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The widespread use of general information technologies for: (i) remote monitoring and control of electric power generation/distribution systems and pipeline distribution systems; (ii) controlling industrial processes in the oil and gas, water, chemical, pharmaceutical, food and beverage, pulp and paper, and other industries; and (iii) controlling rail and air traffic, has unintentionally introduced security vulnerabilities. These Supervisory Control and Data Acquisition Systems (SCADA) and Industrial Control Systems (hereafter referred to as "industrial/process control systems") are time critical and are designed to maximize performance, reliability and safety. In the past, security has not been a significant consideration because these systems were often "air-gapped" from any other networks and were based on proprietary hardware and protocols. But today, the isolation that protected these types of systems no longer exists. Current industrial/process control systems are often connected to the business networks to improve overall enterprise operations and decision making. Since current industrial/process control systems use the same commercial off-the-shelf-products and open protocols as general information systems (e.g. Windows platforms, Internet protocols), they are vulnerable to the same types of threats (e.g., malicious code, spyware, human error, accidents, physical disruption, acts of nature) as general information systems. Industrial/process control systems are pervasive throughout the nation's critical infrastructure, and therefore, failures or corruption in these systems can result in serious disruptions to the critical infrastructures they support.
There are many activities currently underway to secure industrial/process control systems. These activities are focused on defining security controls and standards for such systems. There are industry specific efforts, such as in the electric, water, and oil and gas industries. There are cross-industry efforts such as those ongoing in the ISA-SP 99 Manufacturing and Control Systems Security Committee, the NIST-hosted Process Control Security Requirements Forum (PCSRF) and the Department of Homeland Security (DHS)-hosted Process Control Systems Forum (PCSF). There are also international efforts such as those ongoing within the IEC-65C Process Measurement and Control: Digital Communications Committee. There are efforts ongoing at the Department of Energy (DOE) National Laboratories such as Sandia National Laboratory and Idaho National Laboratory, but the results of these efforts have not been widely distributed. In addition, NIST has developed a suite of security standards and guidance documents in the form of Federal Information Processing Standards (FIPS) and Special Publications (800 series) for federal information systems that could be (and in some cases already have been) adopted, adapted, or extended by specific communities of interest, including the industrial/process control community. There is an immediate need to have cross-pollination of these efforts to: (i) share information; (ii) increase coordination; (iii) reduce duplication of effort; and (iv) foster convergence of solutions.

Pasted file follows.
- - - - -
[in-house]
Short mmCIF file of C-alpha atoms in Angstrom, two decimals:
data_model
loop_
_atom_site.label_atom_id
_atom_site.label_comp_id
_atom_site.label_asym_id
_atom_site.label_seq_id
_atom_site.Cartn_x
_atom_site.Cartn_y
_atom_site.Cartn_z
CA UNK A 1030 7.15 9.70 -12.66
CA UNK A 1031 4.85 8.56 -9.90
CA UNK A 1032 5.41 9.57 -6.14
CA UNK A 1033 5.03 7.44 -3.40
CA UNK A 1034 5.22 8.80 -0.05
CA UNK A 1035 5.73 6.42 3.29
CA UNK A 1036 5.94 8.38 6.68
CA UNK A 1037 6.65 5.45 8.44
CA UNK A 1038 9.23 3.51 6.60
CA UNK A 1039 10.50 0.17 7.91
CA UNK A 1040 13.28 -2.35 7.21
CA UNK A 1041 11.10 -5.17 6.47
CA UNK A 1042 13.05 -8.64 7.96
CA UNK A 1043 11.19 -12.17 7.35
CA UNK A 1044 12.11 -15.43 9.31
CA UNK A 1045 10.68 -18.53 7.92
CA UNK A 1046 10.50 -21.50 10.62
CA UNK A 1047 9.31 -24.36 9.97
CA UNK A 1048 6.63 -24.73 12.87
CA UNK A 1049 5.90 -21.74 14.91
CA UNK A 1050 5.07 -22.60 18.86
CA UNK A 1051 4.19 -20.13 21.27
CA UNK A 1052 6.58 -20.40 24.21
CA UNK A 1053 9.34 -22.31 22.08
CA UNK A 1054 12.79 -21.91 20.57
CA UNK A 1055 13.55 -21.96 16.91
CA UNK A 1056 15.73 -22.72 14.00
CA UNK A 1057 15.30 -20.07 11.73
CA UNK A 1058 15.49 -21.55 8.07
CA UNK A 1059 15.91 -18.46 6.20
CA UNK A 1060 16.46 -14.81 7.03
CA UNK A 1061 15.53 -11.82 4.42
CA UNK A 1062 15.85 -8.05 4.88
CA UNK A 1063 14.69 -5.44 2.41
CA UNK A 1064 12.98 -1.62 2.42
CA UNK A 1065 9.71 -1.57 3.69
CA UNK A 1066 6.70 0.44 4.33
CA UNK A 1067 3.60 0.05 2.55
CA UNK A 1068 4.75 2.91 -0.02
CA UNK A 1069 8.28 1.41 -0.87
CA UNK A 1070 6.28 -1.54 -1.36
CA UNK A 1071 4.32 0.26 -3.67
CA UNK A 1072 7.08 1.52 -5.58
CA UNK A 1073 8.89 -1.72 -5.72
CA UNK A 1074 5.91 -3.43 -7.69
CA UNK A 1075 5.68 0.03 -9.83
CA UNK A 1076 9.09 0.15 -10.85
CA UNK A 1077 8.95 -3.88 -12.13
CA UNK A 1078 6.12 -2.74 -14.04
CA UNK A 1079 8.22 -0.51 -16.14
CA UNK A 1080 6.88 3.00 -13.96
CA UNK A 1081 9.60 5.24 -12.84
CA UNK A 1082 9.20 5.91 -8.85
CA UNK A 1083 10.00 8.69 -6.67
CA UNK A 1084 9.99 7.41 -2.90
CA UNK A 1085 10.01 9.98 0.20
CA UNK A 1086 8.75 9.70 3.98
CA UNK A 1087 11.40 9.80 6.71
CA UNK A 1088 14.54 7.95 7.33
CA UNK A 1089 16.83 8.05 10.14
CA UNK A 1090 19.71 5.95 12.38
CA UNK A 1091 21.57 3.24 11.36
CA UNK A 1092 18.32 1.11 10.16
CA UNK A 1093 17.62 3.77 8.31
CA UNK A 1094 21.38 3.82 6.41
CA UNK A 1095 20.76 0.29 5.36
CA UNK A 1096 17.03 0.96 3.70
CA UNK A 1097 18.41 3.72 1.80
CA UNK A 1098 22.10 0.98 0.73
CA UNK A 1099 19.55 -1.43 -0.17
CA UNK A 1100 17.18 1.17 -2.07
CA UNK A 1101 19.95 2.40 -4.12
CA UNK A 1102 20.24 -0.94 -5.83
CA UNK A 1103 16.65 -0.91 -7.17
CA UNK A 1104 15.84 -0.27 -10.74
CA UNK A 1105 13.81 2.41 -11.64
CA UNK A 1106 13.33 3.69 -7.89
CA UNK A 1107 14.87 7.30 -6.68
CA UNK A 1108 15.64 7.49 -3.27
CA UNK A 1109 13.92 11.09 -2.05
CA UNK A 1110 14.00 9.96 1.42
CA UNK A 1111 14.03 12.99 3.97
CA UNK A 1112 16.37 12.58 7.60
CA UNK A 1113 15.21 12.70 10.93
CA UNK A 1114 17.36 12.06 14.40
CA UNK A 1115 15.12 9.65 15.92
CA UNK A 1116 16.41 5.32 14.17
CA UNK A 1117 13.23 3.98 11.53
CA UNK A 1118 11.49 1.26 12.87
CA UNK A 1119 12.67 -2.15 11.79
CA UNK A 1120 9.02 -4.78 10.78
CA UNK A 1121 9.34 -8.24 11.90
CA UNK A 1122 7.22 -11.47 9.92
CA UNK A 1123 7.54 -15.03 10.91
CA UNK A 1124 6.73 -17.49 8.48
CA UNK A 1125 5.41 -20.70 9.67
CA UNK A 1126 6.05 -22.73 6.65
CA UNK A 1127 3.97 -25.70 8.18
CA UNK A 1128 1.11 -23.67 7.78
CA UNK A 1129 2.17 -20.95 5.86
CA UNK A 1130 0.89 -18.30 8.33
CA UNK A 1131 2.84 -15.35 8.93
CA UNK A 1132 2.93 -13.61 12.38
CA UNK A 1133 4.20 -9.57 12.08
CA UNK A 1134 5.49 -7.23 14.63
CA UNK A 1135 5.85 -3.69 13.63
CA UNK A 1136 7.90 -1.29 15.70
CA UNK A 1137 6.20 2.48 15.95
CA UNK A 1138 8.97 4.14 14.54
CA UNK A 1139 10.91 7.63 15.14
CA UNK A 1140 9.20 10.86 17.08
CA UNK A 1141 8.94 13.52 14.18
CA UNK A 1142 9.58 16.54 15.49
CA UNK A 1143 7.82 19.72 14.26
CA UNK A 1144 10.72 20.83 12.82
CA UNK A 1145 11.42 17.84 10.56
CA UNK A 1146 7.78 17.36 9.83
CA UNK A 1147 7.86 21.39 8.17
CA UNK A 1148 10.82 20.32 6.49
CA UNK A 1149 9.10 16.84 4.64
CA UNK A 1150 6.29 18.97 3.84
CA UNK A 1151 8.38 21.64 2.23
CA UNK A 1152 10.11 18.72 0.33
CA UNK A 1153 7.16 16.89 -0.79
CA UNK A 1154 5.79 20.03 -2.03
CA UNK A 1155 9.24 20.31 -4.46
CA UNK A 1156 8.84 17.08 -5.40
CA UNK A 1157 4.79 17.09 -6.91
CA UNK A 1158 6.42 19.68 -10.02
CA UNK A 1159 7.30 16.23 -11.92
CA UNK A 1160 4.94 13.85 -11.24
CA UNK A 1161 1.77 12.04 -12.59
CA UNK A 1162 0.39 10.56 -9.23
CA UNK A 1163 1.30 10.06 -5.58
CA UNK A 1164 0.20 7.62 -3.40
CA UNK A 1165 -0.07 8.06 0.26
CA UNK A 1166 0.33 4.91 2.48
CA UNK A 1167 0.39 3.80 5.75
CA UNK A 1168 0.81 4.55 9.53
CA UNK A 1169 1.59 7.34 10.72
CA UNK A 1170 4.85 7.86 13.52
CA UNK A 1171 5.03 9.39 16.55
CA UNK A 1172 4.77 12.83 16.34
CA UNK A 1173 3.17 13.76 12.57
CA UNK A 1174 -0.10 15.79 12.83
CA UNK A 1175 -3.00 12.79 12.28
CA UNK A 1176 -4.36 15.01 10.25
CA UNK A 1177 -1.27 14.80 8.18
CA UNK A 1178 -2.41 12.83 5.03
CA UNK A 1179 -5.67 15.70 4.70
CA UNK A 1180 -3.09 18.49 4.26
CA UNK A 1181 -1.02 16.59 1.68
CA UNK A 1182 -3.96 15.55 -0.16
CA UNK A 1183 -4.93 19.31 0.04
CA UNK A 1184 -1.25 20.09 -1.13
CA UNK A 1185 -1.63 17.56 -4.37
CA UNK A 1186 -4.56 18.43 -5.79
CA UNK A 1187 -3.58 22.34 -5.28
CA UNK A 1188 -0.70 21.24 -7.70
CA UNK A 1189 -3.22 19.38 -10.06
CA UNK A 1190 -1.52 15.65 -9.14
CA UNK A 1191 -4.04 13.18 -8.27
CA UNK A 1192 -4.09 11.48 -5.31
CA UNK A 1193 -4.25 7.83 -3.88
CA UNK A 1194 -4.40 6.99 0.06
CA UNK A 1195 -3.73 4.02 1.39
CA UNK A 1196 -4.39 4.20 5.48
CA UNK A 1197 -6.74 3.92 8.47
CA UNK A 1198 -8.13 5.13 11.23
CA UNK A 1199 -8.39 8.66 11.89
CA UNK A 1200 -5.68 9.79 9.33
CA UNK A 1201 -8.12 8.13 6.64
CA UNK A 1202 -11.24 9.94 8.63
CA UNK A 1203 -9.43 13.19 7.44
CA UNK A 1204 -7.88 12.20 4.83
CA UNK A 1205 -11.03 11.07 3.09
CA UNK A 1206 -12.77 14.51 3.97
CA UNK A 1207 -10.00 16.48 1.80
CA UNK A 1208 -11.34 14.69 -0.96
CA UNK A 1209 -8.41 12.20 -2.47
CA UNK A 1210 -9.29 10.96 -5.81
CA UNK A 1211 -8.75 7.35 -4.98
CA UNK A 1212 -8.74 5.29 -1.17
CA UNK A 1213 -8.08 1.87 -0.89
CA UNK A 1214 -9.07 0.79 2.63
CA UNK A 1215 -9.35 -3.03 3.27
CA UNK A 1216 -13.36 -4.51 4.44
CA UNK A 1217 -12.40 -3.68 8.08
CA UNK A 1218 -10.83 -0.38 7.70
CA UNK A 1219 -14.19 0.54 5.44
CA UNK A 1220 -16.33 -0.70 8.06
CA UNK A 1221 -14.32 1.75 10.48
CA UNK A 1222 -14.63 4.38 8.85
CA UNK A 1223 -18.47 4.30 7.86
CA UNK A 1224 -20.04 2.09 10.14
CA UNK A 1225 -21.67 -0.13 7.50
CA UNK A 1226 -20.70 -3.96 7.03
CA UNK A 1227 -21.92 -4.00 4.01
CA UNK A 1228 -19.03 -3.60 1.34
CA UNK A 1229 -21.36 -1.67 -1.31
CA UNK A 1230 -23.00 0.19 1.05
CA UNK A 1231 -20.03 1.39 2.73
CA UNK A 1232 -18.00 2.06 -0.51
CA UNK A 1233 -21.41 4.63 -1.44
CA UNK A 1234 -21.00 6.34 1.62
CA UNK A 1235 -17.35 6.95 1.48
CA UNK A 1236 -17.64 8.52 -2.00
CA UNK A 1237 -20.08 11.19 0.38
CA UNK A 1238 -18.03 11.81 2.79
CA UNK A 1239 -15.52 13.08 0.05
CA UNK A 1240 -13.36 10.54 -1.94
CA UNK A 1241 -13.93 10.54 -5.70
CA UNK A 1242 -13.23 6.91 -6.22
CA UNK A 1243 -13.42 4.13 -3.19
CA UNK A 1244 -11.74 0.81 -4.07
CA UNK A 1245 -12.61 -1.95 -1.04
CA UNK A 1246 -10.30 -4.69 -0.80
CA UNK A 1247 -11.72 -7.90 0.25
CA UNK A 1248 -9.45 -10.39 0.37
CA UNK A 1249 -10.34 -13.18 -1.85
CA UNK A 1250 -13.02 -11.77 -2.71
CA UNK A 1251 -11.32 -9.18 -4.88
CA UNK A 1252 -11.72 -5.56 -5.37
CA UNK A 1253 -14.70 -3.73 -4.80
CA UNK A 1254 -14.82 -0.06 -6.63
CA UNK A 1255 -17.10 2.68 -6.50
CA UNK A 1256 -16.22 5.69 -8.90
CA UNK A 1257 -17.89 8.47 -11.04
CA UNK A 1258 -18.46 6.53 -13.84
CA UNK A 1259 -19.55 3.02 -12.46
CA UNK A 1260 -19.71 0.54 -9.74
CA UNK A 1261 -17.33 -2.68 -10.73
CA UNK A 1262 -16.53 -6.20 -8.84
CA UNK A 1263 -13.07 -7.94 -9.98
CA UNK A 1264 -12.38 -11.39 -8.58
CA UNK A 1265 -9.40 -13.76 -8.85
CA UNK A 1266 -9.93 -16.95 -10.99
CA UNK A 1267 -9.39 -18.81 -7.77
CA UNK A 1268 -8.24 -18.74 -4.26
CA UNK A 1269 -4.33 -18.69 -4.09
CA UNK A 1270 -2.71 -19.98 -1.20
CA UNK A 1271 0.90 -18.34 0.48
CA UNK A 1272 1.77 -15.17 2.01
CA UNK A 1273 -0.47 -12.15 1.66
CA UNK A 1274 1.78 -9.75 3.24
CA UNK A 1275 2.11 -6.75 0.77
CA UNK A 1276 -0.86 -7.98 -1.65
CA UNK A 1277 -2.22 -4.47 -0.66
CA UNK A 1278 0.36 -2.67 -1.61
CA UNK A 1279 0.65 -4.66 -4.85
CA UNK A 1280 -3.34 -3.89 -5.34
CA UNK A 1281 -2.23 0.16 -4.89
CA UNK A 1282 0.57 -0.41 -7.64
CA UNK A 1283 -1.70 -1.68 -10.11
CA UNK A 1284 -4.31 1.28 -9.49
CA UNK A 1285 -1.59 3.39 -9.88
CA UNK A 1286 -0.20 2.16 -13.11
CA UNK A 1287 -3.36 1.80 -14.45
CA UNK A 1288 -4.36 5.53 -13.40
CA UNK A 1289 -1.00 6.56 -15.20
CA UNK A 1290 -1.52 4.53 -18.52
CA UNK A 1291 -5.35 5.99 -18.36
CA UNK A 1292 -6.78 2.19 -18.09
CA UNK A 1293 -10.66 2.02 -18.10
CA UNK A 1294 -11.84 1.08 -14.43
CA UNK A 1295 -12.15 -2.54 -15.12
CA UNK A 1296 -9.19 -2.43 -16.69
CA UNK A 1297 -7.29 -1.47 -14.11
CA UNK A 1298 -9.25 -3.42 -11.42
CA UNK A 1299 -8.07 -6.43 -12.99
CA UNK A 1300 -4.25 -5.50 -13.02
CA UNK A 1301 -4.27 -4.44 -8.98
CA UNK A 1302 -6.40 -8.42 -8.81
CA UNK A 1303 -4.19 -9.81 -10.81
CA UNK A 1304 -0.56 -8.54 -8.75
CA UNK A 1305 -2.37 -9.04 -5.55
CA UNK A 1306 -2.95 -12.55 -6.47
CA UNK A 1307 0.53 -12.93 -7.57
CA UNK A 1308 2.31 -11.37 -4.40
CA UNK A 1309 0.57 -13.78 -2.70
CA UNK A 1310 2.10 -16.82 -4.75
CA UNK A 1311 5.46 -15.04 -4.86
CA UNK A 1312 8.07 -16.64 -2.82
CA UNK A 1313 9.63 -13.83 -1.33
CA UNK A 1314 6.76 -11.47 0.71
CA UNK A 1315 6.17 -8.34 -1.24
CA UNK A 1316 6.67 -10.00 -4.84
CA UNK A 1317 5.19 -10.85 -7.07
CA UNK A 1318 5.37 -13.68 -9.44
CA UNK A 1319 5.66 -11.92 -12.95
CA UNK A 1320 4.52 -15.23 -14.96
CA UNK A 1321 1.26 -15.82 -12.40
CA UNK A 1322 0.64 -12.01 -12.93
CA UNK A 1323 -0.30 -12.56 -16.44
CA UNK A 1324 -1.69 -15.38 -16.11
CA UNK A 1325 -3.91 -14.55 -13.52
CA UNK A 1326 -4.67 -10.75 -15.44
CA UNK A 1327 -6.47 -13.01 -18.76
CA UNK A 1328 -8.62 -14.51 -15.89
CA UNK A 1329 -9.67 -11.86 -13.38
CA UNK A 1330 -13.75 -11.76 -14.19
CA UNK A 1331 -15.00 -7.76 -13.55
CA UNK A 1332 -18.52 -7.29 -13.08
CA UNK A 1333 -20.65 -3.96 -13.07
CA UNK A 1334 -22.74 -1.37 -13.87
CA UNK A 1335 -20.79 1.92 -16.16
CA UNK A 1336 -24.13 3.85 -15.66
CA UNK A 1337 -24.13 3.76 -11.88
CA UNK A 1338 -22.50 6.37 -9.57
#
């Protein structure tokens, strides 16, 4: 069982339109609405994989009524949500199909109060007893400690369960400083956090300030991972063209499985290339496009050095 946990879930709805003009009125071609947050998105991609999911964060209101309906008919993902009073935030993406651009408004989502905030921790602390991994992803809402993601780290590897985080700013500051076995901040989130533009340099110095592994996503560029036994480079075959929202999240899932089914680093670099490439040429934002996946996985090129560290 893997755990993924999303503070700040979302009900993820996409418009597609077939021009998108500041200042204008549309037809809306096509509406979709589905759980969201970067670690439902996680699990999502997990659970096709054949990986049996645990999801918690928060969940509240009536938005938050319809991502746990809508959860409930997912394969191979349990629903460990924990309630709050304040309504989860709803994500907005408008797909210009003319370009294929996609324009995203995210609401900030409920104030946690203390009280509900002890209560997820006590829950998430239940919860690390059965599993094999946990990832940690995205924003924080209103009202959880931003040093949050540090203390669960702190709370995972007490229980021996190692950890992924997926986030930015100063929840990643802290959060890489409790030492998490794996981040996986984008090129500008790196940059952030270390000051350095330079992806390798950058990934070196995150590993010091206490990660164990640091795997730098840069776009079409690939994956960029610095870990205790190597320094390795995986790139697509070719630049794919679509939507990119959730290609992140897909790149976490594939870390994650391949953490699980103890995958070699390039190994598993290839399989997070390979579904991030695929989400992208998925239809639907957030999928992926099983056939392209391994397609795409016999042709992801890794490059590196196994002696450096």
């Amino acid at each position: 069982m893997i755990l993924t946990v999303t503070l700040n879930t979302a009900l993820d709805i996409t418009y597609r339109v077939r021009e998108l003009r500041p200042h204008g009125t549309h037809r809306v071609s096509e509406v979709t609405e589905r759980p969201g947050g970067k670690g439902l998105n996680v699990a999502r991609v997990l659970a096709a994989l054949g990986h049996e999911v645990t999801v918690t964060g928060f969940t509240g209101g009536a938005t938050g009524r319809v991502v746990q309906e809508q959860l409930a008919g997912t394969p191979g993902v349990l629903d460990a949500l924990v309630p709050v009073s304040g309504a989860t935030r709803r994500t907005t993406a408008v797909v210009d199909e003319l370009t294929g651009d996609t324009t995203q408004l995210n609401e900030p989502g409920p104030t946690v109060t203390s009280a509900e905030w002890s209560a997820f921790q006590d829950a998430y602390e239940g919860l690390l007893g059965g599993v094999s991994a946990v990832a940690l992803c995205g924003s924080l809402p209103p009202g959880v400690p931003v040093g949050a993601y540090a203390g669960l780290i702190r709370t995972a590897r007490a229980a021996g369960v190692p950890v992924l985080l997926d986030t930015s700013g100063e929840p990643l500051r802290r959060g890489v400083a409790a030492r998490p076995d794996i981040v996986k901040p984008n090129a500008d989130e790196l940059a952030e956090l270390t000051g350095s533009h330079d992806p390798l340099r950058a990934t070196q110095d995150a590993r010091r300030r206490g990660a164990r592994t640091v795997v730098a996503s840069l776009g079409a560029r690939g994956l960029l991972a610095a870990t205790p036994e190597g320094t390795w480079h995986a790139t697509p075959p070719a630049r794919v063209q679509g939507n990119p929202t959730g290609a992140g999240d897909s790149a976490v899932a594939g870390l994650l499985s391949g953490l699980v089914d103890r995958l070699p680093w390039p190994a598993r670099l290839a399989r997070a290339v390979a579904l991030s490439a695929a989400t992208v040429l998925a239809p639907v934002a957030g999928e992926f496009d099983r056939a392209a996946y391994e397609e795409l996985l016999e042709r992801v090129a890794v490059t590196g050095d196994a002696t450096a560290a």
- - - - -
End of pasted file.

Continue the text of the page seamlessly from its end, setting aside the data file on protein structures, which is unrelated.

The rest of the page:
While the majority of the industrial/process control systems are owned and operated by the private sector, many of these systems are owned and operated by federal, state, and local governments.1 Through NIST's assigned responsibility to develop and promulgate security standards for federal information systems, NIST's Information Technology Laboratory (ITL) Computer Security Division (CSD), in cooperation with NIST's Manufacturing Engineering Laboratory (MEL) Intelligent systems Division (ISD), has the ability to establish information security standards for federally owned/operated industrial/process control systems as well as for those industrial/process controls systems that are operated by contractors on behalf of the federal government. As part of its FISMA Implementation Project, NIST has developed FIPS 200, Minimum Security Requirements for Federal Information and Information Systems (a mandatory standard that applies to federal information systems) and a corresponding set of minimum baseline security controls in NIST Special Publication 800-53 Revision 4 (April 2013), Recommended Security Controls for Federal Information Systems (Revision 3 is still available from May 2010). Using FIPS 200 and NIST Special Publication 800-53 Revision 4 as a foundation, this project proposes to develop expanded versions of these documents that are applicable to federally owned/operated industrial/process control systems (including industrial/process controls systems that are operated by contractors on behalf of the federal government). It should also be noted that many companies in the private sector will use (or are currently using) NIST security standards and guidance on a voluntary basis as they attempt to demonstrate a level of security "due diligence" for their information systems and/or industrial/process control systems.
The primary impact of this work will be the development of security requirements and baseline security controls for federally owned/operated industrial/process control systems (including industrial/process controls systems that are operated by contractors on behalf of the federal government) that will significantly improve the security of these types of systems. A likely secondary impact will be the voluntary adoption of the same or similar security requirements and baseline security controls by the private sector industrial/process control community. Adoption of common government and industry requirements and baseline security controls will greatly reduce the vulnerability of critical infrastructure systems that are supported by SCADA/industrial control systems. Standard security requirements and baseline security controls will raise the security bar on all such systems.